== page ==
It is to be duly noted that, in addition to Eleazar the priest and Joshua himself, "the heads of the fathers of the tribes of the children of Israel" (Josh. 14:1) were also present when the official distribution of the land was made. This was in obedience to the Divine injunction given through Moses that "one prince of every tribe" (Num. 34:18) should be taken to serve as commissioners on this occasion. They were entrusted with the oversight, to be witnesses that everything had been conducted fairly and properly in the distribution of the land according to the size of the tribes and in the casting of the lot. Thus would they protect the rights of the tribes, preclude all suspicion that any partiality had been shown, and be qualified authoritatively to determine any controversy which might later arise. "Public affairs should be so managed, as not only to give their right to all, but, if possible, to give satisfaction to all that they have right done them" (Matthew Henry). It is very striking to note that God not only selected those commissioners during the lifetime of Moses, but actually named them all (Num. 34:19-29), which thereby guaranteed their preservation from death during the long interval, either from natural causes or from the fighting in Canaan.

The Inheritance

In our last we virtually confined our attention to a consideration of the method appointed by God for the distribution of Canaan among the tribes of Israel—that of Levi being exempted therefrom. That method was "the lot," and however casual and contingent the casting thereof might seem to man it was Divinely certain, for "the whole disposing thereof is of the Lord" (Prov. 16:33), so that His will was infallibly made known thereby. All important matters of order under the Divine theocracy were thus determined. Hence we find king Saul making request of the Lord God, "give a perfect lot" (1 Sam. 14:41). The cities in which the sons of Aaron and their families were to dwell were determined by lot (1 Chron. 6:63), so too were the sacred singers of the divine worship (1 Chron. 25:7, 8). Likewise. in Nehemiah’s day, those who were to reside in Jerusalem were chosen by lot (Josh. 11:1). In case of rival claims, the different parties agreed to abide by its decision, and thus "The lot causeth contentions to cease, and parteth between the mighty" (Prov. 18:18).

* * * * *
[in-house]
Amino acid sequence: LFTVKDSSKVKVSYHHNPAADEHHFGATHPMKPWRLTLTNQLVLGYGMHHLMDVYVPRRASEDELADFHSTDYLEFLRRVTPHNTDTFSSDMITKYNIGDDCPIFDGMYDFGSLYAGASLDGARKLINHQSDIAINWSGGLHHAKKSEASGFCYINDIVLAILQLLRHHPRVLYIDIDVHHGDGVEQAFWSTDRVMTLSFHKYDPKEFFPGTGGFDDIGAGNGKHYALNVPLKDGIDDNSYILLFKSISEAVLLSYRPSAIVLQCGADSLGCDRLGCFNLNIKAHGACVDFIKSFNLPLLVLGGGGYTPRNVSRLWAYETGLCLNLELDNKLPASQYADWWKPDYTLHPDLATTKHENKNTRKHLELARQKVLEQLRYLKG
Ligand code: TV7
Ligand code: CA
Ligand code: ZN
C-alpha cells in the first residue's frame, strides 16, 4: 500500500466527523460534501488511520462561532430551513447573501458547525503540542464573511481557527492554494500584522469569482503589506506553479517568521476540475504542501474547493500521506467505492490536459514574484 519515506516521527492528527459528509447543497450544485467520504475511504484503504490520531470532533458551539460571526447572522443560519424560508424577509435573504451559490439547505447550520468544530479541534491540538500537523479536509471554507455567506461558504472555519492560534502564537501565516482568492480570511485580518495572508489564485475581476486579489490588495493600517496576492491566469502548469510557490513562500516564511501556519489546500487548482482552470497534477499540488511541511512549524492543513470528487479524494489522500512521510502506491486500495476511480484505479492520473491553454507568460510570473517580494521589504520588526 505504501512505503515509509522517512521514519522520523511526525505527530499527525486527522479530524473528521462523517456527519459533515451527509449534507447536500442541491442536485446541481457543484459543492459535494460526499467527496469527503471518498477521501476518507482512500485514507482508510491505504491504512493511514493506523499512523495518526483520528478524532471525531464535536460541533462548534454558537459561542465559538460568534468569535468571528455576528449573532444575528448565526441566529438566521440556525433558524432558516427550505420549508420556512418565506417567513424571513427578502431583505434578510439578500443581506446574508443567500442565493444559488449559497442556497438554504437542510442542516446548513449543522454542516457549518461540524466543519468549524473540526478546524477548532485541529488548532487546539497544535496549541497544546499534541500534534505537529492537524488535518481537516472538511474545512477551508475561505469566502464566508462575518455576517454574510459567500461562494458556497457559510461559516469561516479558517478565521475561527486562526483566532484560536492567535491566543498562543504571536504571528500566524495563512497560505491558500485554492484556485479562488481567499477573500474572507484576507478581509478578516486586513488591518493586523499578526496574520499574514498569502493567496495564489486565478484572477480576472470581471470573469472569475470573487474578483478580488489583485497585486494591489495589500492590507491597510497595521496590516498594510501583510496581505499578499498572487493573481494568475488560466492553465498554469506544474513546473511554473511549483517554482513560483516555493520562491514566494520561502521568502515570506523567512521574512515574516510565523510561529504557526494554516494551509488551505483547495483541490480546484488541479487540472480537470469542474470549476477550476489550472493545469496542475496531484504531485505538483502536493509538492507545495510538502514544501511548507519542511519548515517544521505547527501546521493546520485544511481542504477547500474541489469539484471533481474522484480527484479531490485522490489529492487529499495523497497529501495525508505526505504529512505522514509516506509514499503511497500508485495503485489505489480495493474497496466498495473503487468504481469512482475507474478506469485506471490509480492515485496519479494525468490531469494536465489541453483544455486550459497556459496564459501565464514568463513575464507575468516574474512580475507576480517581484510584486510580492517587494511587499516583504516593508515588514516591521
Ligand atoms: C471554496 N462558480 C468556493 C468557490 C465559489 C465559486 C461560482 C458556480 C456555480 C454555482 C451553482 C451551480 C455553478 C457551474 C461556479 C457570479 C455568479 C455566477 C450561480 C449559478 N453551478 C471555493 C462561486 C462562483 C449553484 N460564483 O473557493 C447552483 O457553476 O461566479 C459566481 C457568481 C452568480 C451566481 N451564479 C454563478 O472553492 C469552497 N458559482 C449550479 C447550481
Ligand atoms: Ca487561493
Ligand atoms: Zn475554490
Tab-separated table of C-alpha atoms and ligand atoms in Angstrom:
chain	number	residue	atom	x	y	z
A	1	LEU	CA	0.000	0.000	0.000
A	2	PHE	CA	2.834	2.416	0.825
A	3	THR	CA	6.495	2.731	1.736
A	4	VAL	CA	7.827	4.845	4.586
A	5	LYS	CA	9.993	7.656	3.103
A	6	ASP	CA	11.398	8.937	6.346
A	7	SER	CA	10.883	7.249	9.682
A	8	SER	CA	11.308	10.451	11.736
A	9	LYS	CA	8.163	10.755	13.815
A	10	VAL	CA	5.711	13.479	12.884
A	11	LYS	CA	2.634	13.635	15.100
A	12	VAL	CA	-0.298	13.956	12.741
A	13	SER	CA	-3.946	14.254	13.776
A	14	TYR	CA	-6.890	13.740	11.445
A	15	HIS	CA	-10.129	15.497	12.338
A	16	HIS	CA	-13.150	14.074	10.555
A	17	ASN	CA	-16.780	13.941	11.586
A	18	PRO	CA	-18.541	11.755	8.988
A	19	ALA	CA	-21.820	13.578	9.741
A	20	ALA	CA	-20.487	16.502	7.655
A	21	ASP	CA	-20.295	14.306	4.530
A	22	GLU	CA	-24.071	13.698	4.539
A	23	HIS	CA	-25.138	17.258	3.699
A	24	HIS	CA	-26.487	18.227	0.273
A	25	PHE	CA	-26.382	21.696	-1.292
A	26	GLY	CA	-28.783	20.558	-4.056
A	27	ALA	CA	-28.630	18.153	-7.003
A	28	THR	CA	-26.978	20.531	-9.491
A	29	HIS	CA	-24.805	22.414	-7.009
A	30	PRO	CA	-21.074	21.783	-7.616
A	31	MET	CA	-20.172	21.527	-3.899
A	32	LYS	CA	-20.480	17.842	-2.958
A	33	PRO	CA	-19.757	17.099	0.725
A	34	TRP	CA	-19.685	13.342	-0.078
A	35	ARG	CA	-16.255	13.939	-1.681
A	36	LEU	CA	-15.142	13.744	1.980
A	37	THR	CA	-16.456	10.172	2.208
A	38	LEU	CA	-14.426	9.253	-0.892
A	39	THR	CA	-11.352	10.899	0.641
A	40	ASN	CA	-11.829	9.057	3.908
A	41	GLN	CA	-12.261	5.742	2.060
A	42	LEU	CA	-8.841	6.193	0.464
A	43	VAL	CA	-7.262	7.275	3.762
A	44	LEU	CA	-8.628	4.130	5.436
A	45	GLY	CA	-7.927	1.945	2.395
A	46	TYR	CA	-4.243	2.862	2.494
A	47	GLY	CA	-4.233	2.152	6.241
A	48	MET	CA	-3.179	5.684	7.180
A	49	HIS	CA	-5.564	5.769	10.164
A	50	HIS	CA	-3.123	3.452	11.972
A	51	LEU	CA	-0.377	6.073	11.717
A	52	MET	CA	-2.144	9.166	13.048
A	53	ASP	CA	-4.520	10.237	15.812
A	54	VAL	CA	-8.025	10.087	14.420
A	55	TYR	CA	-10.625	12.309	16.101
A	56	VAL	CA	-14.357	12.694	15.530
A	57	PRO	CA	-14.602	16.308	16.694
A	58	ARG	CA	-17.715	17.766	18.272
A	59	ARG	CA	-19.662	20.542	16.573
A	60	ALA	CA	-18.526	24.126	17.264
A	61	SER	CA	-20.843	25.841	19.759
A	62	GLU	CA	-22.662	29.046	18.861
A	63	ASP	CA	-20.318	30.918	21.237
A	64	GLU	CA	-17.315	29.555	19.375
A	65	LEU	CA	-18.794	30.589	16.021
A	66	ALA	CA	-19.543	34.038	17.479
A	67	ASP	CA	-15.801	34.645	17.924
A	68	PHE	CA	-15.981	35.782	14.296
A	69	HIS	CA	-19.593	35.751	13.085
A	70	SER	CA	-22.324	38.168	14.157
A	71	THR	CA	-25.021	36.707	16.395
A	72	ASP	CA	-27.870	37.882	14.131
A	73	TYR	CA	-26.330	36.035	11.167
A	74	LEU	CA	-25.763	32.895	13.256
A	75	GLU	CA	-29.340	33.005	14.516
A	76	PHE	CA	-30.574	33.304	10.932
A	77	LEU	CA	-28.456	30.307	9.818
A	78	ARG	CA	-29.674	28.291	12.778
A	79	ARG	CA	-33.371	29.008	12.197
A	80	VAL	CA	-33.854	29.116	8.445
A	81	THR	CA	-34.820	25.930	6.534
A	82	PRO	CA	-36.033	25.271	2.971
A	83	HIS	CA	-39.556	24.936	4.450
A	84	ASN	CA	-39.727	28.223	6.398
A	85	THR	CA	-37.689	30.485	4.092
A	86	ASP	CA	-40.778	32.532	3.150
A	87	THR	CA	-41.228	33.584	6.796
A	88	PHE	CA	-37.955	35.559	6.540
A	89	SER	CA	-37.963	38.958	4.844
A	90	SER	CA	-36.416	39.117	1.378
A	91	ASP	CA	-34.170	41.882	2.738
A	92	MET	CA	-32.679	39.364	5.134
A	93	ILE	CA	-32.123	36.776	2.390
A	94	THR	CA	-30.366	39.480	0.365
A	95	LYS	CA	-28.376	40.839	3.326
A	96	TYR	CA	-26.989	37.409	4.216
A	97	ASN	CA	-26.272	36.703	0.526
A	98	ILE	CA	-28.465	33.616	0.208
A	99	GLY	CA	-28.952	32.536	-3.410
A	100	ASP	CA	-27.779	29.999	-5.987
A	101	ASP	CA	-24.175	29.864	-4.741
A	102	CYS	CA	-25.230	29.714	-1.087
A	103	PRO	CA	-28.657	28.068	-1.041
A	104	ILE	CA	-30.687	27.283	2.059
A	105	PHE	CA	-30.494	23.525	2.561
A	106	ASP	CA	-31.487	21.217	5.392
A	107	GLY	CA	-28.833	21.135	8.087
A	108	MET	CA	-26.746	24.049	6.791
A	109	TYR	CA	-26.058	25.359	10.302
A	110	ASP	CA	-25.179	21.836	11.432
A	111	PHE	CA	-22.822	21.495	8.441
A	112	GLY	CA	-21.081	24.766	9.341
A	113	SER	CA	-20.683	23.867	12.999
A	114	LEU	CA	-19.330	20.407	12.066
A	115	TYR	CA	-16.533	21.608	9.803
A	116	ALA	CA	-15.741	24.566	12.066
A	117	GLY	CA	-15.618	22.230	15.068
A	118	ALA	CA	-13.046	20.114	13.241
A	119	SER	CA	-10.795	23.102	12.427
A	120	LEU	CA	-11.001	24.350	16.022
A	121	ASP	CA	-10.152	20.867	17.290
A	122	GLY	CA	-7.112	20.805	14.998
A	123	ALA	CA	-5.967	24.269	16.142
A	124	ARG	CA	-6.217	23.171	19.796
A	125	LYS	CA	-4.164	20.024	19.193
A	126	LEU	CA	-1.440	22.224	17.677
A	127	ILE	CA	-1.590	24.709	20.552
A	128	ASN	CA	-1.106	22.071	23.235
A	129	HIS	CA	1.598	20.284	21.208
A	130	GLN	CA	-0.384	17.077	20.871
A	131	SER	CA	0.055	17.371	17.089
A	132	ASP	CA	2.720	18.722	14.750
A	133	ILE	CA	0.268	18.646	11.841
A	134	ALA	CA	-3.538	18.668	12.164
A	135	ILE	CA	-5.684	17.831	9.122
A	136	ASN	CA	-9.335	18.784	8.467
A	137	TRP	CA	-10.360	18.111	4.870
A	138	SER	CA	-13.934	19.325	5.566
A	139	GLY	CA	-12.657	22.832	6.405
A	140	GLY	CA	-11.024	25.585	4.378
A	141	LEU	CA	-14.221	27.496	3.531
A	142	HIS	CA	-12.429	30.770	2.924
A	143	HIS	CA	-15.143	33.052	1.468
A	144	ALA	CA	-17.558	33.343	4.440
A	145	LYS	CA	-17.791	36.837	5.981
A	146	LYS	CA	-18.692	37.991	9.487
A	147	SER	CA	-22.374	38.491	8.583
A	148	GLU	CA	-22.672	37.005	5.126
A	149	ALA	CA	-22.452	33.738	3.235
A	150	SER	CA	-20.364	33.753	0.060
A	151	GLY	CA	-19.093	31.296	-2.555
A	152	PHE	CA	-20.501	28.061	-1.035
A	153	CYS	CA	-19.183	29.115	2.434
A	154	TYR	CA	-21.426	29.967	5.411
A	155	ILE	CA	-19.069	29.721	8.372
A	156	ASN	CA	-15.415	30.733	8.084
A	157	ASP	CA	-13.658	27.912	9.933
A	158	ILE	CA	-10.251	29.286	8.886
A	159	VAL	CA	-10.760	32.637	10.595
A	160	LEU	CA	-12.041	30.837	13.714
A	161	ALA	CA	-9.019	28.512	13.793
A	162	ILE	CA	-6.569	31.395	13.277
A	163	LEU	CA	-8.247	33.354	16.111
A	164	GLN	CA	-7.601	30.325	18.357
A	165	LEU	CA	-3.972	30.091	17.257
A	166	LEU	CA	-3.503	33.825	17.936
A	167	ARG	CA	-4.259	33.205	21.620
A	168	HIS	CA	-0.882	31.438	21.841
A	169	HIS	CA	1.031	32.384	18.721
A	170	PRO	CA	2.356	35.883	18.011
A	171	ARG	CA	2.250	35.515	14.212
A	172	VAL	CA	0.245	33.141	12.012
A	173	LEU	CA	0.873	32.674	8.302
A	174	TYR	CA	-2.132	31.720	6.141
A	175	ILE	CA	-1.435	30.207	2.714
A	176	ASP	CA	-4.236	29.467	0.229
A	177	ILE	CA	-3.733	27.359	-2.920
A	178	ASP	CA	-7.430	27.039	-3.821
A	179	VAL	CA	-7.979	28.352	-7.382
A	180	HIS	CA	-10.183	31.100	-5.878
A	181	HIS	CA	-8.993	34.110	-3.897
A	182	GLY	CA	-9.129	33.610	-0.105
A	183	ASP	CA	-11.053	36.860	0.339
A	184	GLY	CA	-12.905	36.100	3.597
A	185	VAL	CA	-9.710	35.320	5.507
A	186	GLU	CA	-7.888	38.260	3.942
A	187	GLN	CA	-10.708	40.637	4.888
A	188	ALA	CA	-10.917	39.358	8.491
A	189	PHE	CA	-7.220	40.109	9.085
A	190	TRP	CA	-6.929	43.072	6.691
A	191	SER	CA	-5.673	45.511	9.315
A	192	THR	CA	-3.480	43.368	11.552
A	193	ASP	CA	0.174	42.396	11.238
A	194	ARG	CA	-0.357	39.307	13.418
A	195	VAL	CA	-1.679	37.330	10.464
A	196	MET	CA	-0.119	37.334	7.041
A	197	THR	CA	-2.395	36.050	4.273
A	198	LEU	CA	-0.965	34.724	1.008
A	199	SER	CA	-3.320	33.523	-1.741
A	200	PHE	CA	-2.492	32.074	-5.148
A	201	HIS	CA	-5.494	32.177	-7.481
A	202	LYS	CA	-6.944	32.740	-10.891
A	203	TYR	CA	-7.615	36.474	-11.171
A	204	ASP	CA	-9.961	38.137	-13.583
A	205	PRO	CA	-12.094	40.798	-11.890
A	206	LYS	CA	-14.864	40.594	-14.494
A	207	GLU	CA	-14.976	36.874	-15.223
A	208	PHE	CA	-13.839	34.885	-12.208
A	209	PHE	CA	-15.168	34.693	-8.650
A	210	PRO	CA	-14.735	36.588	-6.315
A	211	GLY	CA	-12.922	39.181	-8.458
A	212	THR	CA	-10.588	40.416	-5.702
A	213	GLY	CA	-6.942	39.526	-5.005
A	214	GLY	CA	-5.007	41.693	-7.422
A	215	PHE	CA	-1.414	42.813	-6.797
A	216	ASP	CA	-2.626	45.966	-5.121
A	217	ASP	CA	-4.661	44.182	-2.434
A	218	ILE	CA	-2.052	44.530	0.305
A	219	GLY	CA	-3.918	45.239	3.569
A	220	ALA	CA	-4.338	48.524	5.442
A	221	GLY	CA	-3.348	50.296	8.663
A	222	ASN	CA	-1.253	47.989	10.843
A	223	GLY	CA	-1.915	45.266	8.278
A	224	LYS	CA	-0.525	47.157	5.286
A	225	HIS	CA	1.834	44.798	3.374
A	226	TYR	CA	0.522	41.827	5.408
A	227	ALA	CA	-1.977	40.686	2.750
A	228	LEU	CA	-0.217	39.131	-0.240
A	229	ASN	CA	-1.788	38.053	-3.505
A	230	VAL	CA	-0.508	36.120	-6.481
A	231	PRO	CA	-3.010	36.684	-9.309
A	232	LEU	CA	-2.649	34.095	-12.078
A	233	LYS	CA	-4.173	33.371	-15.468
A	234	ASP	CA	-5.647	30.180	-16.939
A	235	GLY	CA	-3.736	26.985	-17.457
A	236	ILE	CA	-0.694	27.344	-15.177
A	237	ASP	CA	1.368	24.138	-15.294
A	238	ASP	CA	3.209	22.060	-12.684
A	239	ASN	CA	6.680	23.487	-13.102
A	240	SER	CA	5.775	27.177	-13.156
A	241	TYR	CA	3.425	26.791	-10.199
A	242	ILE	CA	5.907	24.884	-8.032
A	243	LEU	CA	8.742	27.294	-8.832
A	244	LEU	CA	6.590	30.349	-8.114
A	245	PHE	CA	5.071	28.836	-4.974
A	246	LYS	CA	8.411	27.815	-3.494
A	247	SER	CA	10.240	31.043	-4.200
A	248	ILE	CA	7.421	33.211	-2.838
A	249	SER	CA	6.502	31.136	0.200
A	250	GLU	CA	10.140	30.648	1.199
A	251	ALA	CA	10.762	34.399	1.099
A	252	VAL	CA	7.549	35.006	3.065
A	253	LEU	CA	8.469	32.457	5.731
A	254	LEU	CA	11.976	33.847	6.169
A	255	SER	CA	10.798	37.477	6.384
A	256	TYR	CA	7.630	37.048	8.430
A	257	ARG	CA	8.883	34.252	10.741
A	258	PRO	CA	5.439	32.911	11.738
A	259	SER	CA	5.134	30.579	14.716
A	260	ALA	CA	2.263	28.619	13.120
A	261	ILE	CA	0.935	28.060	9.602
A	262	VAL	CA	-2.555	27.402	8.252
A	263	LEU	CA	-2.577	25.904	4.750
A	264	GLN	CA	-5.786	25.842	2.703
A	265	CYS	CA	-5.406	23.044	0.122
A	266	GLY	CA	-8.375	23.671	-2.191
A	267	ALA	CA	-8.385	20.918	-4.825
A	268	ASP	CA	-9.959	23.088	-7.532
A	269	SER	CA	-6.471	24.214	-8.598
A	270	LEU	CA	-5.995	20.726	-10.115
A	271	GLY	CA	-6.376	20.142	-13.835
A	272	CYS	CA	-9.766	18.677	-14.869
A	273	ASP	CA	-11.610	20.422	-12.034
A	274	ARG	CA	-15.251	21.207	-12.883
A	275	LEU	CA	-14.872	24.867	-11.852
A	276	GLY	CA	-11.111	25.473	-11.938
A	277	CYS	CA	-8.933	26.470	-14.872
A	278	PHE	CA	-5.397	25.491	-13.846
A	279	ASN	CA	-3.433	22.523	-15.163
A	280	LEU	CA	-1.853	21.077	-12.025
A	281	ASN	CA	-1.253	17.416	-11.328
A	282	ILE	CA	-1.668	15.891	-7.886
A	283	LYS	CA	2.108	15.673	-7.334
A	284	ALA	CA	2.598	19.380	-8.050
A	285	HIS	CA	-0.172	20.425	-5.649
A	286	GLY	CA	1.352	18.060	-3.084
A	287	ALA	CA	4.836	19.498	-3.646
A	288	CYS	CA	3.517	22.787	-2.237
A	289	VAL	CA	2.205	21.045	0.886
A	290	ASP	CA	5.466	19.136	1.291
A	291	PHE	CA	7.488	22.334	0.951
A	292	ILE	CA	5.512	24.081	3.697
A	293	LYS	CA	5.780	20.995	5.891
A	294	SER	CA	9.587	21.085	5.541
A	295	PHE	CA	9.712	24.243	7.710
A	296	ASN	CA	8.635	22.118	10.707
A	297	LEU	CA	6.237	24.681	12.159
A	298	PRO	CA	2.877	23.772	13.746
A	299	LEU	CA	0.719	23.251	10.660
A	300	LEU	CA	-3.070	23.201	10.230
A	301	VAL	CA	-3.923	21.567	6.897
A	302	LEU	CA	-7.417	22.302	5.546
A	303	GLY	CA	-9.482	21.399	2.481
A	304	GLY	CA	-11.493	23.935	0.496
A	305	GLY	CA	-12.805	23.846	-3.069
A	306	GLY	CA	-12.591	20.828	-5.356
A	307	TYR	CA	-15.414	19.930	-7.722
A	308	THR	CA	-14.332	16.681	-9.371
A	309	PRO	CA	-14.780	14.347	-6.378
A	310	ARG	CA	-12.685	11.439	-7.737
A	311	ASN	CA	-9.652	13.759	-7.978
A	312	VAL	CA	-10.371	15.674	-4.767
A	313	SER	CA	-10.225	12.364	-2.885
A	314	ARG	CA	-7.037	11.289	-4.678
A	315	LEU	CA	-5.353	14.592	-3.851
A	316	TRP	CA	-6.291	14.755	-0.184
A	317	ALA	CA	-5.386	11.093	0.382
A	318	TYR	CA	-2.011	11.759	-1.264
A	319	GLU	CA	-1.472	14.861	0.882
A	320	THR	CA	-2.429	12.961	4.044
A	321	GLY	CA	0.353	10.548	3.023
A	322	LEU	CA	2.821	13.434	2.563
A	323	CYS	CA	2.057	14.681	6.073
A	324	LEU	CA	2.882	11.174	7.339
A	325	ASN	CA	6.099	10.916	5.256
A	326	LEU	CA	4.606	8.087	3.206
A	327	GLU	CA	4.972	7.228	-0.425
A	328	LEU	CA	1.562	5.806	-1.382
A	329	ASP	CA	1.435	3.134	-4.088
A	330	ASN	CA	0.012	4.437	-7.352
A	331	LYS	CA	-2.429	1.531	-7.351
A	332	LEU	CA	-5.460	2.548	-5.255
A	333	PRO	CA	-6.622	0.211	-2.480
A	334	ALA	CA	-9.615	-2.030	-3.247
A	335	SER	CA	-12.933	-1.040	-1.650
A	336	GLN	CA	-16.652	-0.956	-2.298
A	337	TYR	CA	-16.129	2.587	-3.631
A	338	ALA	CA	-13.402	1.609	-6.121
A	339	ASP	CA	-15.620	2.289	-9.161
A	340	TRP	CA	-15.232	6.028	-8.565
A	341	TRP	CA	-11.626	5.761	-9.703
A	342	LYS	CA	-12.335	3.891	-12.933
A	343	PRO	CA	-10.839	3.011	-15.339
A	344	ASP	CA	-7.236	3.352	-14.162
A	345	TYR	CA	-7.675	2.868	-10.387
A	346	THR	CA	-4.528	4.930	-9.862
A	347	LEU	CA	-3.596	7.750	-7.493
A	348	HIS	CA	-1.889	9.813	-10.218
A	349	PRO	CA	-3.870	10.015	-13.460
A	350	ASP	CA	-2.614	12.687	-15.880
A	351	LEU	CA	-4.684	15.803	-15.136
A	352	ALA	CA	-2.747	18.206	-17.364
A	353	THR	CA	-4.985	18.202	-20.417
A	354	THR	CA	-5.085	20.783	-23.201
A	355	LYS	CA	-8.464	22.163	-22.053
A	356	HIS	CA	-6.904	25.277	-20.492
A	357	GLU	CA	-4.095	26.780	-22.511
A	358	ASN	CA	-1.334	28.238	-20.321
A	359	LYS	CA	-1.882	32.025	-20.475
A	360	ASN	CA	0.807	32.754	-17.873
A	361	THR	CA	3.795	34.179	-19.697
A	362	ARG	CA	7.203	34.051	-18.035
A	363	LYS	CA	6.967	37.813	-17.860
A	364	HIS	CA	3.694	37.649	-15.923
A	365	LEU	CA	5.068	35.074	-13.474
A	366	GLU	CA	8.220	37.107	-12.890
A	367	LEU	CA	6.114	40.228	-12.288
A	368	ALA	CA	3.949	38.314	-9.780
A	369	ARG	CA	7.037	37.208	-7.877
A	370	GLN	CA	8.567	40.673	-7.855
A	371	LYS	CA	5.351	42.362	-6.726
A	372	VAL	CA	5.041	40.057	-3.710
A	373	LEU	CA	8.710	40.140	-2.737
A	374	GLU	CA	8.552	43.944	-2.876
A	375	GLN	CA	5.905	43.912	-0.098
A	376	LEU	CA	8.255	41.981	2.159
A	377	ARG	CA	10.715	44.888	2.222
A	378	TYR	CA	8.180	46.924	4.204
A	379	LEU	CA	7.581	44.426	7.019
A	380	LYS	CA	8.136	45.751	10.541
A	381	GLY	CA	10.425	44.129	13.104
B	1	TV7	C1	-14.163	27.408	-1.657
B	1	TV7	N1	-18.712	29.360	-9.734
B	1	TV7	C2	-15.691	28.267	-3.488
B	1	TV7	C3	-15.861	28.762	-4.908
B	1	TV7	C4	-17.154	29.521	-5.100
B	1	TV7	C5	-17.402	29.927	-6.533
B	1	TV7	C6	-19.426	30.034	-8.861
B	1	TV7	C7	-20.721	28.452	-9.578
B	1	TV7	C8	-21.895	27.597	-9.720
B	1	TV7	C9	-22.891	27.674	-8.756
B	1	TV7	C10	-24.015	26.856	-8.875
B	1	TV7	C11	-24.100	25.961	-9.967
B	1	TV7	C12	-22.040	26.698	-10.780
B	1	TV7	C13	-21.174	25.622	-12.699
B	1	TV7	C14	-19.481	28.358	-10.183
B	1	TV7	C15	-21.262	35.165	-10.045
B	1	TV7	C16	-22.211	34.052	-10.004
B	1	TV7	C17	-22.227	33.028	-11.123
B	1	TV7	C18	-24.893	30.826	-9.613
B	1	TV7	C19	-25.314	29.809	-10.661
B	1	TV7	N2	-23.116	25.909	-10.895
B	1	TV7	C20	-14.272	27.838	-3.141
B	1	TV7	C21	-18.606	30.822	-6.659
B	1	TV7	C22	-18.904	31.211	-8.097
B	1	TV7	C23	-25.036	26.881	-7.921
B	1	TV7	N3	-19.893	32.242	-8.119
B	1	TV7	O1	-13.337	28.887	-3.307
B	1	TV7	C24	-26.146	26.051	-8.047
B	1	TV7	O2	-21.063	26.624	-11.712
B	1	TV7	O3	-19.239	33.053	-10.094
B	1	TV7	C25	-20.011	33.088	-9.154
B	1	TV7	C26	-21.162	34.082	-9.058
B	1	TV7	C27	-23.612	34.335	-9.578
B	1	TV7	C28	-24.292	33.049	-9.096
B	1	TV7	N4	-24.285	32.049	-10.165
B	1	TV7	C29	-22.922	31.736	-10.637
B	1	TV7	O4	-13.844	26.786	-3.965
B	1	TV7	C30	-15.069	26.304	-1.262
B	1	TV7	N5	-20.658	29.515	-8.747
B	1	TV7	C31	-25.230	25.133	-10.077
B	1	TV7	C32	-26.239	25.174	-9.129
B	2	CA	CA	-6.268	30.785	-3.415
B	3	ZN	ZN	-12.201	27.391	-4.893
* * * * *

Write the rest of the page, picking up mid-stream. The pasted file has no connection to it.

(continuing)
The practical application which is to be made unto ourselves of the above principle is that God does not leave secondary causes to their work as an idle spectator, bat interposes and orders all the affairs of our lives. As an old writer quaintly expressed it, "Notwithstanding all our blowing, the fire will not burn without the Lord." "Except the Lord build the house, they labor in vain that build it: except the Lord keep the city, the watchman waketh but in vain" (Ps. 127:1) As the apportioning of Canaan was entirely by Divine determination, so are the bounds of our habitation fixed, and in whatever way our position and portion in this world be assigned or acquired by us, we should regard the same as coming from the Lord, and be thankful for and contented with it. One of the secrets of tranquility of mind and happiness of heart is for us to be grateful and joyful for what God has so graciously given us, instead of lusting after and repining over those things which He wisely withholds. "Godliness with contentment is great gain . . . and having food and raiment let us be therewith content" (1 Tim. 5:6, 8).